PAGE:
You can generally make a bail bond payment in one of four ways (with payment plans also potentially being available):

  • Unsecured bail bond
  • Secured bail bond
  • Cash
  • Signature or own recognizance, also known as no-cost bail (you simply make a promise to appear in court)

Then, get ready to show up in court at the proper time. As we mentioned earlier, if you do this, you’ll avoid forfeiting the bail money paid.

If you don’t, the court will keep the bail bond money, and a warrant for your arrest will be issued. In addition, you’ll have to cover the full bail amount minus deposit already given to the bond company.

A Case of Mistaken Identity

Being accused of rape is certainly frightening and unsettling due to the severe nature of this type of crime. Emotions have a tendency to run high. In addition, witness testimony may be unreliable.

In your case, it may be that you are a mistaken identity victim — in other words, you’re accused of committing rape even though someone else actually committed the crime. In this situation especially, being released on a felony sexual assault bond is critical for defending your character and good name.

How We Can Help

We offer leading bail bond services in the Raleigh, North Carolina, area. Still wondering “How do bail bonds work?” We’ve got answers for you.

Our goal is to help our clients to vacate their jail cells as soon as possible following their arrests. In many situations, clients don’t even need to have hard assets available as collateral.

We possess decades of industry experience and can go over all of your options with you when you need to be freed from jail.

Contact us to find out more about how we can help you during one of your life’s most terrifying moments. We promise to provide dependable and honest service to those whom we represent each time.

Sex Crime Arrest? 3 Tips for Moving Forward

Getting charged with a sex crime can turn your life upside down but you don’t have to go it alone. Over than 400,000 cases of rape or sexual assault were reported in 2012 alone. Here’s what to expect after you’ve been arrested for an unexpected charge.

Remember Not All Sex Crimes Are Created Equal

It’s important to remember that not convictions carry the same penalty. Even in the worst case scenario, a guilty verdict doesn’t automatically mean prison time.

Lewd acts, for example, cover a wide range of infractions. This charge can include acts ranging from consensual sex (in a public) to indecent exposure.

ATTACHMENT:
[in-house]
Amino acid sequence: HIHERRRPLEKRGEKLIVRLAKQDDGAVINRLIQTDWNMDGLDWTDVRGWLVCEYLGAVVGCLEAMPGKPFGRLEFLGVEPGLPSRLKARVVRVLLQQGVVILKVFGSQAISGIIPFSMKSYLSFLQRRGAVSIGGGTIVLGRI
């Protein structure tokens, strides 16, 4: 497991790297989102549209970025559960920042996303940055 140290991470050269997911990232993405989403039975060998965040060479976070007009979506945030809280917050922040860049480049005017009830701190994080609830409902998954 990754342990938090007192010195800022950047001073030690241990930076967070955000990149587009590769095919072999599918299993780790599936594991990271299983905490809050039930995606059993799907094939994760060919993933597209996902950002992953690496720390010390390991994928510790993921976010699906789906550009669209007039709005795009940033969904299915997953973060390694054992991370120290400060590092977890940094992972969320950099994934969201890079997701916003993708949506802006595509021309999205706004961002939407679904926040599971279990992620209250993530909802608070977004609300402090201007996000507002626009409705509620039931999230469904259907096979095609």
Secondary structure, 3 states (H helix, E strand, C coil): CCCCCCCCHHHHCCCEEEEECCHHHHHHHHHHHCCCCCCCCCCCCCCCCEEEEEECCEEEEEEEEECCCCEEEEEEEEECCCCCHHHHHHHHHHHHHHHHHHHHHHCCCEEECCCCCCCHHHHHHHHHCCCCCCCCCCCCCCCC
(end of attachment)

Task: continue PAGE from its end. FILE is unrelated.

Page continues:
Indecent exposure is a charge not limited to genital exposure, but also includes exposure of the breasts in females.

Public sex is also covered in the covers consensual acts in public spaces. This could include sex acts in areas such as public bathrooms or even within the privacy of a parked car in a secluded area.

Violent and non-consensual acts carry heftier penalties at sentencing. Acts committed against minors also carry heavier penalties. These charges may carry additional weight if this involves the continuous sexual abuse of a child.

Accusations of childhood sex abuse may surface years after the alleged event. It is common for children to wait until adulthood to prosecute their alleged abusers.

It’s important to talk to legal counsel in order to decide what your best legal options are.

Know What to Expect

After your arrest, you may have the opportunity to make bail. First, the judge must decide if you qualify.

Qualifying for bail means that the judge will decide whether you are a flight risk or if you can be trusted to show up for trial. If it is decided that you can be trusted, bail will be set and you can make bail with the help of a bail bond.

While bail is usually set at a very high rate, bail bonds can get you out of jail for as little as 5% down. These rates may also qualify for a payment plan. After your release, you will have a much better opportunity to concentrate on your legal defense.

It is very important to have a well-qualified attorney to defend you. Quality legal advice will help you avoid any errors that could make your case more difficult.

Know Your Rights

Before your trial, there is a chance that social services may also approach you. Although they may be aggressive in requesting your cooperation, they have no right to enter your home without a court order.

Your lawyer may also move to have the charges dismissed if the case is unfounded or relies solely on the testimony of the accuser. He may also move for the case to be dismissed if the charge is a victimless crime.

You have a right to an attorney. If you cannot afford a lawyer, you will have one appointed to you. Public defenders are notoriously overworked, however, experienced in fighting criminal cases.

If you are convicted of a sex crime, you have the right to appeal your conviction. Your legal counsel will help you decide what grounds you have to fight your conviction.

Appealing your conviction may mean arguing that some evidence shouldn’t have been allowed in the trial, jury composition, and improper arguements made by the prosecution.

Contact us if you or someone you love is facing criminal charges. Bail gives defendants a fighting chance at the defense they deserve.